Next on the list is a double feateure, BATTLE ROYALE and BATTLE ROYALE II, otherwise known as THOSE TWO FILMS SUZANNE COLLINS COMPLETELY RIPPED OFF. I’m going to review them together, allows for a little compare and contrast.
Let’s start with BATTLE ROYALE (and the popular opinion is that it should have ended with BATTLE ROYALE). Not so distant future? Check. Dystopic world? Check. A nightmarish reality that current us’ couldn’t ever see coming to pass? Check. A lot of dead kids? Check. It sounds just like THE HUNGER GAMES, right? Well, way before that, it was the ingredients for BATTLE ROYALE (and before that it was a manga, and there’s a 1952 short story that is distantly related by Ralph Ellison). Okay, promise there won’t be any more hate on THE HUNGER GAMES, but man do I hate that fricken’ film. Not just because it’s numerous similarities to BATTLE ROYALE (and even a few bits of BATTLE ROYALE II), but also because I just don’t think it’s a good movie, any of them.
In the beginning, there is reading, catching you up on what’s going on in the present of the world of BATTLE ROYALE. In a not so distant future Japan, kids are numerous, and acting like little bastards, so the adults saw to it that the Millennium Education Enforcement Act which basically means each year a ninth grade class will be chosen at random, placed on a deserted island, and forced to fight to the death until only one remains. After all of the reading we finally get to some visuals. A bus carrying this year’s Battle Royale participants (who of course don’t know they’re the chosen class) where we are given a bit of information on which students are friends, would-be lovers, etc. This is important to us as the audience because we know what they don’t, that by the end of the film those bonds will be tested. After that, they all pass out, due to—I’m assuming—some sort of gas on the bus.
Next thing they know they’re waking up on the bus quite some time later just in time for it to reach its destination, as they are hurried off the bus into an orientation room. Now things start to get weird.
I’m not exactly sure how to best describe this pivotal character, but I’m going to try my best. They meet the man in charge of the Battle Royale (for that year, at least, not very well stated if he’s always done them or not), who happens to be their one-time teacher, who got stabbed by one of the students back in his teacher days (which is what made him quit…I think). He tries explaining what they’re there for, but then goes ahead and plays a VHS orientation video, which stars an extremely peppy young woman telling them about their packs, maps, bomb zones, winning, losing, all with a big smile on her face. It’s so weird.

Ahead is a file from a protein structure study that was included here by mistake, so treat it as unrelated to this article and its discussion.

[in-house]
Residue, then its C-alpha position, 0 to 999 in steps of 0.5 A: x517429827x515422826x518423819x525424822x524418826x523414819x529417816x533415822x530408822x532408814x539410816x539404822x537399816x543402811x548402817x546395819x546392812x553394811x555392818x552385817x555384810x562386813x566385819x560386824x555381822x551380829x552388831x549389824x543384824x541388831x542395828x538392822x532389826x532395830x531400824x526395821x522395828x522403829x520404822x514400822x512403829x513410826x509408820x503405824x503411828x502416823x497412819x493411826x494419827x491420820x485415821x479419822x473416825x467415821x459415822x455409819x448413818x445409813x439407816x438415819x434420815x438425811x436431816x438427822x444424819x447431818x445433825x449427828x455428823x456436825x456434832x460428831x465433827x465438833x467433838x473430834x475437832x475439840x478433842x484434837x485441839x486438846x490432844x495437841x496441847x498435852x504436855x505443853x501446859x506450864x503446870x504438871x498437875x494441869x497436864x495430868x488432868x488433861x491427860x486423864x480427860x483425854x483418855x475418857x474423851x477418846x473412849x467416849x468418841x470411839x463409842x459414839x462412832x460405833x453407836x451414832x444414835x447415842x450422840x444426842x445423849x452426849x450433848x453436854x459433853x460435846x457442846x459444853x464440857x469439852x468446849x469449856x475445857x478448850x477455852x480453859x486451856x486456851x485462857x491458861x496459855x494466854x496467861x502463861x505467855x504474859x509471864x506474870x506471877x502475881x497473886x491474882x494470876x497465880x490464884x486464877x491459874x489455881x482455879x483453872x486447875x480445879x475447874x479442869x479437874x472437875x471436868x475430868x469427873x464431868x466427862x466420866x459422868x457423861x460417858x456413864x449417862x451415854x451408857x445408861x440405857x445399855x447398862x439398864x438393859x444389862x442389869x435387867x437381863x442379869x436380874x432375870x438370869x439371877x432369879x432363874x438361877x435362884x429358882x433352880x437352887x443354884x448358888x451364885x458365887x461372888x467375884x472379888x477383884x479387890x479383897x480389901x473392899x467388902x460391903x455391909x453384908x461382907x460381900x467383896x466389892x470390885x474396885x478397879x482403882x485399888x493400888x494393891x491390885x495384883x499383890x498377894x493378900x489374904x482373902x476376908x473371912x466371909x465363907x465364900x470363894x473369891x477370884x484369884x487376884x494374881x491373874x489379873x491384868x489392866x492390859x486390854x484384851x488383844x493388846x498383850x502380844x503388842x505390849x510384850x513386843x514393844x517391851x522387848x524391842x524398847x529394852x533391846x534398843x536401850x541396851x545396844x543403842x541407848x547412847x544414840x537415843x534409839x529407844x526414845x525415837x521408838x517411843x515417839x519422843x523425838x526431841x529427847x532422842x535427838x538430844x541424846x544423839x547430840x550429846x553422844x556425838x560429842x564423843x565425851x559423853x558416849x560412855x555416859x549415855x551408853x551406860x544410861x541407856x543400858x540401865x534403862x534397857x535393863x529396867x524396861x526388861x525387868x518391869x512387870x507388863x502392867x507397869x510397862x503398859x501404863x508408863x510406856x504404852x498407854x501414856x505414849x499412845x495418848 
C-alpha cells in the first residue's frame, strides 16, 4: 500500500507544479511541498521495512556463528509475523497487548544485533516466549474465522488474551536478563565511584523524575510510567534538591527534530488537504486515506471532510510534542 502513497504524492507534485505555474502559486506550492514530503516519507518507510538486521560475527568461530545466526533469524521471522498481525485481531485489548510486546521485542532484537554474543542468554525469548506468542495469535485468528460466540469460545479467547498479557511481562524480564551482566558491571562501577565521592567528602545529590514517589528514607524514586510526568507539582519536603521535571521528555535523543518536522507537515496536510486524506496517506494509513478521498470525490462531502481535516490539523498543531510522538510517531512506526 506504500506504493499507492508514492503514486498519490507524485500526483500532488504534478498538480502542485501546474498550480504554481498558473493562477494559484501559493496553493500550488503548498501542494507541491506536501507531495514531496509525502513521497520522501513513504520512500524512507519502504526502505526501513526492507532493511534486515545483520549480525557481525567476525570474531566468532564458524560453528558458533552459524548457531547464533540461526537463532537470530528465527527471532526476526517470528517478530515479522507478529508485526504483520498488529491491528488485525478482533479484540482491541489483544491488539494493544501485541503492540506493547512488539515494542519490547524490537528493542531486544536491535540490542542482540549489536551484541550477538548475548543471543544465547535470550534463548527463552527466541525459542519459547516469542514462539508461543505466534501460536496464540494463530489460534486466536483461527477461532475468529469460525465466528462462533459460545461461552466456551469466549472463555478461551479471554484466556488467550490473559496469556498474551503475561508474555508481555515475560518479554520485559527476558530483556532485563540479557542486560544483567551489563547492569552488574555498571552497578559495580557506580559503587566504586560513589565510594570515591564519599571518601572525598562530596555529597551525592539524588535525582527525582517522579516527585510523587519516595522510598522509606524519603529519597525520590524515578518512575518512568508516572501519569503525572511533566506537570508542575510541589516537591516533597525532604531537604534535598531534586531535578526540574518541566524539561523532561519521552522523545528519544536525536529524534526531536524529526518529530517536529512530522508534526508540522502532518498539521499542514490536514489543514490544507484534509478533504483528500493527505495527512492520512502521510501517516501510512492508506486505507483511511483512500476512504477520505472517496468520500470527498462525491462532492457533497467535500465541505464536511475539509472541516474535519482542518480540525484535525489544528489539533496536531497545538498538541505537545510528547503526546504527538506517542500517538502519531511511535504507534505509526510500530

So the idea at this point is to do a roll call, boy-girl-boy-girl style, at which point the student receives their pack (with necessities and an item of some sort ranging from the helpful, like a gun, to the not-very-helpful, like a pot lid), and gets a bit of a head start on the next pair of students. At which point they have three days to be the survivor of the 42 students, or else they all die. At which point, the shit really hits the fan.
What happens next is a lot of crazy, depressing, cruel, occasionally uplifting, series of moments. Two kids who don’t want to play jump off of a cliff to their deaths, one girl becomes a black widow (screw ‘em and then kill ‘em), a group of friends become so paranoid they all kill each other, and some computer nerds bond together to try and hack their way out of the mess.
But through it all, is the teacher. The actual protagonists are a guy and a girl that try to rise above the game, the guy flashes back to coming home one day and finding his father had suicide-by-hanging. Meanwhile, the girl, has some sort of friendship with the former teacher in charge of the Battle Royale. He brings her an umbrella at one point, but hell if I could tell if that was reality or fantasy. He clearly has a soft spot for her. Then there is this flashback to he and her eating popsicles together…which I could analyze, but I think it’s too easy a shot to take. But at one point she has a dream of the teacher, and they’re both speaking to each other from a distance between them, but there’s no audio, just moving mouths. The problem with this is whereas I can read lips in movies sometimes, I can’t read lips speaking a foreign language, and there are no subtitles in that scene. This frustrates me greatly.
In the end, (And no, I’m not going to attempt to make sense of the incredibly messed up, surreal ending of this film), BATTLE ROYALE partly parallels how cruel teenagers can be (blowing it way out of proportion, but the message is still there), and partly about the division between adult and child. And where THE HUNGER GAMES only flirts with violence and cruelty, and then cuts before you really see anything on a BATTLE ROYALE scale. BATTLE ROYALE revels in its violence, and for good reason, it is a terrible, awful, thing to have to watch and contemplate, that if it did shy away from the violence, the audience wouldn’t have the appropriate reaction to this film.
As for BATTLE ROYALE II, ummmmmmm…it happened,? Not many people (myself included) were happy with it. Honestly they should have quit while they were ahead. Story goes that a new set of schoolchildren are sent to the island, but the goal is not to kill each other, but rather to kill the rebel children (led by the survivor(s?) of the first film) that are after the adults. BATTLE ROYALE II has none of the elements that make the first one memorable, or good. It’s a bit of a different beast entirely, which unfortunately means it is lost in the same limbo as dozens of other action films. Without anything gut-punchingly meaningful, the film is not a worthy follow-up.
But it’s still better than anything related to The Hunger Games Franchise.